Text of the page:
Most intellectual property news do not surface to the mainstream media and stay in the realm of niche business and IP news.
But periodically, an IP story captures the media’s attention. This is the case of FUCT, a clothing line which is fighting a trademark registration rejection all the way to the Supreme Court.
On Monday, April the 15th, 2019, the clothing line accused the U.S. Patent and Trademark Office of acting unconstitutionally when denying to grant trademark protection to the brand FUCT which sounds like the “F” word.
The clothing line, created by Erik Brunelli, is a millennial-center offering of hoodies, loose pants, shorts, and T-shirts, which display the brand name prominently.
FUCT is an acronym for “Friends U Can’t Trust,”
Brunelli has been unsuccessful to obtain a registered trademark since 2011 due to the USPTO’s federal statute that bars trademark protection for “immoral,” “shocking,” “offensive” and “scandalous” words.
He claims that USPTO refusal to trademark the brand has cost him a lot of money since many others are using the brand in products that are selling through eBay, Amazon, etc.
Since he does not have a trademark registration of the brand, he cannot go after copycats and shut them down.
The name of the brand posed a challenge to the Supreme Court proceedings, since the Supreme court Judges and the Deputy Solicitor General tiptoed around the name of the brand without saying it.
Deputy Solicitor General Malcolm Stewart referred to the brand name as a “profane past participle form of a well-known word of profanity and perhaps the paradigmatic word of profanity in our language.”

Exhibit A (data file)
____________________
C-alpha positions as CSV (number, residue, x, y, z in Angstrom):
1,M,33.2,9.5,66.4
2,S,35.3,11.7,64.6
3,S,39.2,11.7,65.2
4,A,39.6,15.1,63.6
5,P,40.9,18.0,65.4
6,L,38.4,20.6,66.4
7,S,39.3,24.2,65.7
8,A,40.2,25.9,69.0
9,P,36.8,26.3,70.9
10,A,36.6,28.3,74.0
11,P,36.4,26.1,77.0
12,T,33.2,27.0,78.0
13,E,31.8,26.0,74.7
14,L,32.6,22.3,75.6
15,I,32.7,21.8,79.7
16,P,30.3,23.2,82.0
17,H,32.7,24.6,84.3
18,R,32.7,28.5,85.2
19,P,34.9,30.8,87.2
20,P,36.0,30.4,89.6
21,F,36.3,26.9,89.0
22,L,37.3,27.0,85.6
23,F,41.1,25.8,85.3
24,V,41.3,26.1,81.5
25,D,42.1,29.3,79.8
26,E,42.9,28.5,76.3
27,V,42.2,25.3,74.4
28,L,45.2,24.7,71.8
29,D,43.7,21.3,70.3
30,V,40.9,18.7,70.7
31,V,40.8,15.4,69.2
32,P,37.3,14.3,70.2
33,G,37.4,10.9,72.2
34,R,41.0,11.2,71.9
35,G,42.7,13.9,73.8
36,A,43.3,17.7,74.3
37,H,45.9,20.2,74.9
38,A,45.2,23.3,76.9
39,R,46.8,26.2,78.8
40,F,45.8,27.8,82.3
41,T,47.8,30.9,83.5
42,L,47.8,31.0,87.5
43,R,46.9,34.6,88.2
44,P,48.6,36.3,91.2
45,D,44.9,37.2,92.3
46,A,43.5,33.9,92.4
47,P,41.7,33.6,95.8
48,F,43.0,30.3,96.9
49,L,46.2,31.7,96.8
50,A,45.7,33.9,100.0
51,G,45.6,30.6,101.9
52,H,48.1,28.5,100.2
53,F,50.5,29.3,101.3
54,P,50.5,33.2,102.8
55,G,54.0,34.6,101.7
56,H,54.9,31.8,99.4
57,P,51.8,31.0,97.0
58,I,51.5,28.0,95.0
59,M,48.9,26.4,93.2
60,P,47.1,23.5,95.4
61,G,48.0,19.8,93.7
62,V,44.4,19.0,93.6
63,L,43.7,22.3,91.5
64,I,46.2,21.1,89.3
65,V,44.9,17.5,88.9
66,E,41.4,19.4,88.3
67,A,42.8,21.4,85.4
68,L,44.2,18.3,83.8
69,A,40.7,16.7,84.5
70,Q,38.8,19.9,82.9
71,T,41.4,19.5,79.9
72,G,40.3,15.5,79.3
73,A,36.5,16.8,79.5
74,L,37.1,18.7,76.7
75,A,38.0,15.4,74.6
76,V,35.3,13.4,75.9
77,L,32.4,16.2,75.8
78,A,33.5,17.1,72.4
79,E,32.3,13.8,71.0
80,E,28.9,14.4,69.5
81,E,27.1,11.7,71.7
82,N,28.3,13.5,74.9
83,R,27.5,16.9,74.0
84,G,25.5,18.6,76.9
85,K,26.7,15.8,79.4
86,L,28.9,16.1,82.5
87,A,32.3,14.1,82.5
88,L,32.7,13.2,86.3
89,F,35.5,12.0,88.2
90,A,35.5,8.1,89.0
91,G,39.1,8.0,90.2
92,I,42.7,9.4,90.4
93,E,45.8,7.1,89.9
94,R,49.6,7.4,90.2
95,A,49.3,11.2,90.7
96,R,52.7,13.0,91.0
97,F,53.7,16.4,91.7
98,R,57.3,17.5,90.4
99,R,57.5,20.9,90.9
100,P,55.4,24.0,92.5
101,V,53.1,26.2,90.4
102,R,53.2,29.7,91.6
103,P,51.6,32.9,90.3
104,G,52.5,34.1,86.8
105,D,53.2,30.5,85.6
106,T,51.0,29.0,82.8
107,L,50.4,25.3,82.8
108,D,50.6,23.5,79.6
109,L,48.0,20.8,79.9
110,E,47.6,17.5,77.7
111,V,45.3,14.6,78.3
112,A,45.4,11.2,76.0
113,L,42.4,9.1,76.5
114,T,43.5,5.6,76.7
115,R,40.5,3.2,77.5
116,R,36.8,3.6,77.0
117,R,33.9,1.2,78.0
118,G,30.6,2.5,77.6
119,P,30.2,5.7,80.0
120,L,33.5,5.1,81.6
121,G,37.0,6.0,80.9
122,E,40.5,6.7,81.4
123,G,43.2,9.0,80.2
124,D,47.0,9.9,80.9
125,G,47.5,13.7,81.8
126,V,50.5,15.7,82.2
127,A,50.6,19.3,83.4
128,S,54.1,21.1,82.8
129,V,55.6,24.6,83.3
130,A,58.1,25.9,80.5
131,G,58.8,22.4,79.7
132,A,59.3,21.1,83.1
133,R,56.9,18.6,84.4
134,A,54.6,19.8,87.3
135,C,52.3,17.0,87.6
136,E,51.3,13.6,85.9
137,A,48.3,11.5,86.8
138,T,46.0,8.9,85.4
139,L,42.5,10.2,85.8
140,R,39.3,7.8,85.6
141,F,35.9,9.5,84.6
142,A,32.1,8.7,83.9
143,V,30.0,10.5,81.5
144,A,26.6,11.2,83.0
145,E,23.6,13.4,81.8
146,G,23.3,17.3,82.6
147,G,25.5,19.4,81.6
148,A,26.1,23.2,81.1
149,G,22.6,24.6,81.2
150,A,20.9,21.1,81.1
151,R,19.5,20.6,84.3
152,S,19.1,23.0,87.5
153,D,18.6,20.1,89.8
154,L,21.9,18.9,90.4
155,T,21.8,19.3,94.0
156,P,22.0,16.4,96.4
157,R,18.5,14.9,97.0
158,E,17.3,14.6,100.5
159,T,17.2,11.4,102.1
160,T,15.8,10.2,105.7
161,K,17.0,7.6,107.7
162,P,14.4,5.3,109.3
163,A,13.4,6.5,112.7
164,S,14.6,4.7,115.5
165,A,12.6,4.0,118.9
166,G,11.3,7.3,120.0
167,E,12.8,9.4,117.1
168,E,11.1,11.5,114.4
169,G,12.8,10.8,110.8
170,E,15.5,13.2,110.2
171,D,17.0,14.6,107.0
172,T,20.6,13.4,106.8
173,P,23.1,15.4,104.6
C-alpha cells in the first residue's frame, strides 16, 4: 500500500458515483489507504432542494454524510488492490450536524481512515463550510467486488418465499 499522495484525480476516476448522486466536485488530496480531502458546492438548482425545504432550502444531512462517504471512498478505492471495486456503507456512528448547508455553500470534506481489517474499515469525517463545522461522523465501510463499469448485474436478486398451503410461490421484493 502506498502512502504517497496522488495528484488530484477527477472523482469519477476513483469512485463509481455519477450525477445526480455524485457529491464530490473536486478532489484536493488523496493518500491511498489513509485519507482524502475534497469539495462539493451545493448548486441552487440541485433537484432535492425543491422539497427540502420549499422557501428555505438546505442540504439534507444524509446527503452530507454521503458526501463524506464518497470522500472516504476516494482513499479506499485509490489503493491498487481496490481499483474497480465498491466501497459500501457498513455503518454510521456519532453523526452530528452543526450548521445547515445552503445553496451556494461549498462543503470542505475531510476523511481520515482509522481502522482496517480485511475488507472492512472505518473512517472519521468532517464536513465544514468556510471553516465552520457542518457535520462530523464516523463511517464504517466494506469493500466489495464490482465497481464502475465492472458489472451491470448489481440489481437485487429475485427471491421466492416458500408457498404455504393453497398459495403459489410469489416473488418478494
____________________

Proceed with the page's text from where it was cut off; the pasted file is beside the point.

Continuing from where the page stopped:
During the proceedings, inconsistencies in the policy were highlighted: “FUCT” has not been granted trademark registration, but “FCUK” did, and so did the well-known brand “FUBAR.” The word “crap” was registered in a trademarked name 70 times, but the S-word was consistently denied.
Supreme Court judge Ruth Bader Ginsburg inquired if “20-year-olds generally find “FUCT” to be shocking or scandalous”.
Being a mother of millennials, I would said that RBG is correct in her questioning.
“The USPTO may have to adjust to times, or create a more consistent policy in banning offensive words,” said intellectual property and business attorney Marcos E. Garciaacosta. “This is not the only case where refused trademarks on the same grounds have made it all the way to the Supreme Court. Profanity is in the eye of the beholder and it depends on cultural and linguistic frameworks.”
The Supreme Court is expected to decide this dispute in the summer.
Marcos E. Garciaacosta is a Business and Intellectual Property Attorney and has filed thousands of Trademarks with USPTO. He can navigate the intricacies of registering a trademark nationally and globally. Our law firm offers personalized and expert services.
Call us for an appointment at (480) 324-6378.